Body of Work
Meditations on Mortality From the Human Anatomy Lab. By Christine Montross.
It is not easy to write a book about the first year of medical school — not a book anyone would want to read. The usual basics covered in that year’s curriculum are so very basic (cells, molecules and electrical circuits) that students spend much of the year in the library, memorizing facts and grumbling.
Except, of course, for the long hours they spend in gross anatomy laboratory, also a staple of the first-year curriculum. There, every single complicated emotion anyone has ever enunciated about the practice of medicine roars into the open so reliably it is surprising no one has come up with Christine Montross’s idea before. Dr. Montross, a recent medical graduate, has tethered an earnest and readable reflection on the process of becoming a doctor to the methodical dissection of a human cadaver, the first of all too many professional initiation rites.
In the last few years, some of the mystery has been stripped from this particular piece of medical education, thanks to the entrepreneurs behind the traveling exhibition “Bodies” and hundreds of anonymous citizens of China. ...But there is still a world of difference between observing the results of a dissection and personally wielding the scalpel. Medical students generally spend months hunched over a single body once belonging to a generous soul whose name they never learn, but whose intimate medical history they slowly unearth. They use not the miserably fallible tools of the real doctor, but their own two hands. It is the first and the last time most doctors ever see the normal and the abnormal intertwined from head to toe, in three dimensions and shades of beige and gray. ...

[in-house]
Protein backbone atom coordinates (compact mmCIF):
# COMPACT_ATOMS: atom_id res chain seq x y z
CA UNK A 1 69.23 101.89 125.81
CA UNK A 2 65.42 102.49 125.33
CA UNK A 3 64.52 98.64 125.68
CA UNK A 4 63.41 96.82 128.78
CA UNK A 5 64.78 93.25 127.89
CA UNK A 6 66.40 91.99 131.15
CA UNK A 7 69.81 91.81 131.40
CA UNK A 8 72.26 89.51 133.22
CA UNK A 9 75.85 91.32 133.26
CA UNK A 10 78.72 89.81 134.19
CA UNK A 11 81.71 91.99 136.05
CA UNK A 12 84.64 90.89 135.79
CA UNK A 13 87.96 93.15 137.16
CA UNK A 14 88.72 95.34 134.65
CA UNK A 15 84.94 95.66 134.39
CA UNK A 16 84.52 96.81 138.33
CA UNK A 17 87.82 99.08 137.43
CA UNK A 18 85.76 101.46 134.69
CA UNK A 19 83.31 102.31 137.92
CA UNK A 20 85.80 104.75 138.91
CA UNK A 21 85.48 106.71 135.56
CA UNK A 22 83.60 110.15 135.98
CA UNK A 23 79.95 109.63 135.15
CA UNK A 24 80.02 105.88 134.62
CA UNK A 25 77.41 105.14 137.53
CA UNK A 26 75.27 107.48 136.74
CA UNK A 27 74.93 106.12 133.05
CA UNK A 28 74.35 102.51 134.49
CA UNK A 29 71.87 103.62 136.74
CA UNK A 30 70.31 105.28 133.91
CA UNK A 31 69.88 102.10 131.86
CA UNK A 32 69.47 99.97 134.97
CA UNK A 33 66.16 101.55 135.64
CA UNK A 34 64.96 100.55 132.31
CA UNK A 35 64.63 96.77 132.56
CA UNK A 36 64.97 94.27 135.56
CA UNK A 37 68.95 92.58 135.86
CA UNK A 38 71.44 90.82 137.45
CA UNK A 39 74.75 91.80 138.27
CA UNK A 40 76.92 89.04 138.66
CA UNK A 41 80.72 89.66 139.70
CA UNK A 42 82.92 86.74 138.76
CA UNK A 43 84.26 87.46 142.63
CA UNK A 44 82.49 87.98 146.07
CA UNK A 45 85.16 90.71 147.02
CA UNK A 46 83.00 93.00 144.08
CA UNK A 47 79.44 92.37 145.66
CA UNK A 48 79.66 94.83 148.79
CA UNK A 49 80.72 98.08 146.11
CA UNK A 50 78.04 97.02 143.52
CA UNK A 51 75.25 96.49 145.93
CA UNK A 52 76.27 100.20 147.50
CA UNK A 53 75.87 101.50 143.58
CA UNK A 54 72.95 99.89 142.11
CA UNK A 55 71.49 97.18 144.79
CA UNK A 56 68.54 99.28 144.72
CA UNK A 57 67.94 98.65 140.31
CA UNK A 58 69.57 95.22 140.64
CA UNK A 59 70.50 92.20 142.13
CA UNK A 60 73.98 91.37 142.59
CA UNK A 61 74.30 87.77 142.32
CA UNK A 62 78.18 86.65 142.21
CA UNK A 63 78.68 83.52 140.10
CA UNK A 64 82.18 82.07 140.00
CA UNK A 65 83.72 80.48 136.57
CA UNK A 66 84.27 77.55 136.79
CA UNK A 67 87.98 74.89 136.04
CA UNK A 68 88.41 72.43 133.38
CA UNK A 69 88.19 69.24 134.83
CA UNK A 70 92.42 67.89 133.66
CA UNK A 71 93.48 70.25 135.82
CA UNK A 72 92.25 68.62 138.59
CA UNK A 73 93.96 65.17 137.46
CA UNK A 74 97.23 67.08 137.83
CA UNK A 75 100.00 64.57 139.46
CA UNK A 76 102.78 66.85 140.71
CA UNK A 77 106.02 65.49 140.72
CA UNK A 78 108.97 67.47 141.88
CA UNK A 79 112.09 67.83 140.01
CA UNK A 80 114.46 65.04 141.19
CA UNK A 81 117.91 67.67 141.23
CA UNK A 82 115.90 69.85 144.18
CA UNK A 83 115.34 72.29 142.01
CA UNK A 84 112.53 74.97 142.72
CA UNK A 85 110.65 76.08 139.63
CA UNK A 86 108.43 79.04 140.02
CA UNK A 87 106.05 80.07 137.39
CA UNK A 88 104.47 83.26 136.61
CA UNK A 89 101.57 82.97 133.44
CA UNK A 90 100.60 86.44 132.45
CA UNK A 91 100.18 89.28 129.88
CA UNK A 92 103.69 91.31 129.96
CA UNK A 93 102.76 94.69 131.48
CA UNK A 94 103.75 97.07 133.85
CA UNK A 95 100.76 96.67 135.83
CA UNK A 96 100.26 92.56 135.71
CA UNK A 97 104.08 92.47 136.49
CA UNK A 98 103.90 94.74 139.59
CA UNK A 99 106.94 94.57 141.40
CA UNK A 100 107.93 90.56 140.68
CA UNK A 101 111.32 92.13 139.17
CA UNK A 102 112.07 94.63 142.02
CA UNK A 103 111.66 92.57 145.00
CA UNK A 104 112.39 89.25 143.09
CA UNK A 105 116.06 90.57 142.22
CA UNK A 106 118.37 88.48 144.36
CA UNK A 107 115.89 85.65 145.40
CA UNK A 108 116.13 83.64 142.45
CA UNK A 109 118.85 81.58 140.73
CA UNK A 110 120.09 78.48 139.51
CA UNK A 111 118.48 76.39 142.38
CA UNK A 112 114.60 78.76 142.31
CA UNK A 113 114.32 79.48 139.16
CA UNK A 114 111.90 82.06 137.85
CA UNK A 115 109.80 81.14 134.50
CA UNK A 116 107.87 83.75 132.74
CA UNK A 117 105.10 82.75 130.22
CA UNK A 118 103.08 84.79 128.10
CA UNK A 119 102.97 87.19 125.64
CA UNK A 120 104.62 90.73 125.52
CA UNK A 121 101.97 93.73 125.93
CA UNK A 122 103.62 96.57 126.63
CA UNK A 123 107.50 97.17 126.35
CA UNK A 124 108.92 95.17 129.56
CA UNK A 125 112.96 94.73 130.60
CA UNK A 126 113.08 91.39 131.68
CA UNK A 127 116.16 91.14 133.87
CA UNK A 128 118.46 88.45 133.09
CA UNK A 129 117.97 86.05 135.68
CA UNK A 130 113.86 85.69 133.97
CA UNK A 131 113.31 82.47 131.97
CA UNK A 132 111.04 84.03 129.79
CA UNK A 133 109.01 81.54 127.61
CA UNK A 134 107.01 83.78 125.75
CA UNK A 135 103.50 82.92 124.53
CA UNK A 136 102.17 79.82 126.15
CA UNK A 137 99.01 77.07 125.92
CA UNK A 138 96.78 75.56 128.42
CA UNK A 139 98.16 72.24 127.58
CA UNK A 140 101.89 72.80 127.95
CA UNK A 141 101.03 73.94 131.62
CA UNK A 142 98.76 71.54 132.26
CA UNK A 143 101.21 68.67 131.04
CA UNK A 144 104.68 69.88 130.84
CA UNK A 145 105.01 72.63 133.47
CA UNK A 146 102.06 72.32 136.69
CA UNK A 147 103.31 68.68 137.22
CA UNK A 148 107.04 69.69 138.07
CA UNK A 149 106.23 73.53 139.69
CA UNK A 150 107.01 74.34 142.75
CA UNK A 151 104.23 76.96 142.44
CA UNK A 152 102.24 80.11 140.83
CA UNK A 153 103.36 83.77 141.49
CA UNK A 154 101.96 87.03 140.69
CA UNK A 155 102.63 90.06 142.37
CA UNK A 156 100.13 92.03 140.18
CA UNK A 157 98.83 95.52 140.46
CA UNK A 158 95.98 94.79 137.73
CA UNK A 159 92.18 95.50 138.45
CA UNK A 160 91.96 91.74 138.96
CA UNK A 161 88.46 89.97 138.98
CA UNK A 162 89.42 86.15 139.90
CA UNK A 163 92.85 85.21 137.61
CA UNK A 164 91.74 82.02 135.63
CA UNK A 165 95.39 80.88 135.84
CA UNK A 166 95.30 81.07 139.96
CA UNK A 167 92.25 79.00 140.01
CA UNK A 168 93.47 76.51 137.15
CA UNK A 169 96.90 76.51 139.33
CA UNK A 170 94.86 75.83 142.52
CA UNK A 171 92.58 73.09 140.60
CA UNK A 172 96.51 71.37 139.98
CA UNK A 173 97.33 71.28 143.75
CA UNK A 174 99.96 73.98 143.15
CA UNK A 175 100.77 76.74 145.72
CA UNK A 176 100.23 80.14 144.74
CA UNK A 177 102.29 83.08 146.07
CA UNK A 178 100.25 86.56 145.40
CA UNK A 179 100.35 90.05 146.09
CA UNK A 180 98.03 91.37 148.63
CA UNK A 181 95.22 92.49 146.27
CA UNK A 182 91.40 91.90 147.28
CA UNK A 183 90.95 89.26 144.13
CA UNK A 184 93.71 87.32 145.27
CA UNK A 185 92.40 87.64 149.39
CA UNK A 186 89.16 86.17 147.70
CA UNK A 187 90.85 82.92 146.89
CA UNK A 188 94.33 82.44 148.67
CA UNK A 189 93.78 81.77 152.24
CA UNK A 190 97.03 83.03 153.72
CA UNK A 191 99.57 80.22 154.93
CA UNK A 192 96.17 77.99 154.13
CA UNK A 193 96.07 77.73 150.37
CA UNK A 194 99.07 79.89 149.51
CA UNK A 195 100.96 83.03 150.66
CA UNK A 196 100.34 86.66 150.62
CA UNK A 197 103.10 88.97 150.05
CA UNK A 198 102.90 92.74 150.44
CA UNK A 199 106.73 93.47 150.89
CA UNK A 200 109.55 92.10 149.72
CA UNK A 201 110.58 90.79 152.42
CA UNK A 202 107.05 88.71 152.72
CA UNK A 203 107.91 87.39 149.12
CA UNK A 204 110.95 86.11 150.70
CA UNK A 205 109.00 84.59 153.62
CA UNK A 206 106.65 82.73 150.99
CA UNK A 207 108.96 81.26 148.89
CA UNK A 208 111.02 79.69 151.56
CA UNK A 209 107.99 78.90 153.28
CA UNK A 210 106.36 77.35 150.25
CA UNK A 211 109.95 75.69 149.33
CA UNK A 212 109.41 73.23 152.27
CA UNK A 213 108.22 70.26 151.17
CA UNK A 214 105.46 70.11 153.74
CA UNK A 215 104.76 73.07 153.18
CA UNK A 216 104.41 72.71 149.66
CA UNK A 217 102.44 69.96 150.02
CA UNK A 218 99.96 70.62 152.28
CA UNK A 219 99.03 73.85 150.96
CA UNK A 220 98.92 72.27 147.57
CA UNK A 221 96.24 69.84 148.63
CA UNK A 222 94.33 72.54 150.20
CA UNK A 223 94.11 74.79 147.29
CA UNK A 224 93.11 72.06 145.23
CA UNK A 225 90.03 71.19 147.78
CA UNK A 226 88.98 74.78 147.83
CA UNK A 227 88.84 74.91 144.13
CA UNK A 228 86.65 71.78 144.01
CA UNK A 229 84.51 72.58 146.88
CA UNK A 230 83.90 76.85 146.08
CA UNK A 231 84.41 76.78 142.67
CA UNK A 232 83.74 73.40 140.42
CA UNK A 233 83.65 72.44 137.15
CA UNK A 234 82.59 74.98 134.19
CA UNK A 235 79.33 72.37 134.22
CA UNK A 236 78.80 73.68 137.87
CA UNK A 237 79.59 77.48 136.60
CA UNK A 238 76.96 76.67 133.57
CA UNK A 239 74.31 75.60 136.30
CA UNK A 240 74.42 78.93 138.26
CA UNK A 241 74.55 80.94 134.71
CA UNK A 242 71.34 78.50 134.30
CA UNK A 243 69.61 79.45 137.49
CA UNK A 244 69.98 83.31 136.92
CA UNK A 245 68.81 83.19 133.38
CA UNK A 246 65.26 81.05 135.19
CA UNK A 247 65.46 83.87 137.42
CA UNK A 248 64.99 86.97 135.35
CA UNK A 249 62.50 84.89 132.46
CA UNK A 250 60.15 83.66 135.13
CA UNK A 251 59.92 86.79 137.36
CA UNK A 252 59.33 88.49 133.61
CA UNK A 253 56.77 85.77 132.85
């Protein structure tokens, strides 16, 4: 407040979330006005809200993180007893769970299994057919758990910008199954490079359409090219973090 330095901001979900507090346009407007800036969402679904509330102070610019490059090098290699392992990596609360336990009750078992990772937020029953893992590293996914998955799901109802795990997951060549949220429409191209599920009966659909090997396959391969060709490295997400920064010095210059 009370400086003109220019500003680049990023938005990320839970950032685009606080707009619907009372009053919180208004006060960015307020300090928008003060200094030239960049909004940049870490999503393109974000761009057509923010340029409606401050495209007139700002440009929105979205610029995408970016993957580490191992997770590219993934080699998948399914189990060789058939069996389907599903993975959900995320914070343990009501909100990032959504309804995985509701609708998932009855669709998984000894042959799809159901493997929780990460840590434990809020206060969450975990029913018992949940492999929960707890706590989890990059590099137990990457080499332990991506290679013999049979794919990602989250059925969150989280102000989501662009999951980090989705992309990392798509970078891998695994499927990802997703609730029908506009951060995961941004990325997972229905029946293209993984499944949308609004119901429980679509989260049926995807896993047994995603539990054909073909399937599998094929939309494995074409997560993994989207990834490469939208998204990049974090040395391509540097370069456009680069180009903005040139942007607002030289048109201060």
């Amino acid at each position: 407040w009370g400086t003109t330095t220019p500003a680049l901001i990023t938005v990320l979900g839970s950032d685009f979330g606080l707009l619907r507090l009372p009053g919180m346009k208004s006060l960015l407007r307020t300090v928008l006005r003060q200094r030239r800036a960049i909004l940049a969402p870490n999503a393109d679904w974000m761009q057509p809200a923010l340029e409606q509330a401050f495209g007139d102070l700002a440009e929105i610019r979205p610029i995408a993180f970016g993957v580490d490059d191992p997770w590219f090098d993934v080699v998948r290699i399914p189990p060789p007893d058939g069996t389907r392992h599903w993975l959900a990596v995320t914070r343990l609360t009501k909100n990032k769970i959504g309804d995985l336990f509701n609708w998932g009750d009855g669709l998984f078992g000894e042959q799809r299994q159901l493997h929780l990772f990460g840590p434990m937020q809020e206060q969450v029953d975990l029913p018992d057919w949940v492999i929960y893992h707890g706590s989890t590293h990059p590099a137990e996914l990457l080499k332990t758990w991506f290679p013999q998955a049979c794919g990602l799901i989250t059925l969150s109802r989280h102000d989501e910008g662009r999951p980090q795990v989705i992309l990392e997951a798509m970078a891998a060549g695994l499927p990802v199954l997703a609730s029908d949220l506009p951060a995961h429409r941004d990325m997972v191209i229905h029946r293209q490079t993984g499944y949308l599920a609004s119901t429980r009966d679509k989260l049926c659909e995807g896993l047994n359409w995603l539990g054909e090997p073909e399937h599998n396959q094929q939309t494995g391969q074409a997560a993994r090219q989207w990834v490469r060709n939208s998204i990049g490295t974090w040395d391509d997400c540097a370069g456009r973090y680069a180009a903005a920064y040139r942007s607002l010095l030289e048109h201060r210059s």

And underlying it all is the eternal paradox of medicine: the doctor and the patient who are at once identical and opposite. Before the students dissect out a structure, they instinctively feel for the landmarks on their own bodies. And yet, they cannot identify too closely with their cadavers, or with their patients in years to come, or they will become paralyzed by emotion. ...
By the same token, though, who better to describe the strange terrain between doctor and patient, dissector and cadaver, us and them, than someone actually crossing that no-man’s land? In a few years, Dr. Montross will be on the other side, never to return. That is when she will realize that, as terrifying and humbling it may be to cut up a human body who reminds you of your grandmother, the experience pales beside that of trying to heal a living version, smiling and fully clothed.
Tuesday, July 31, 2007
New York Times: Abigail Zuger, M.D.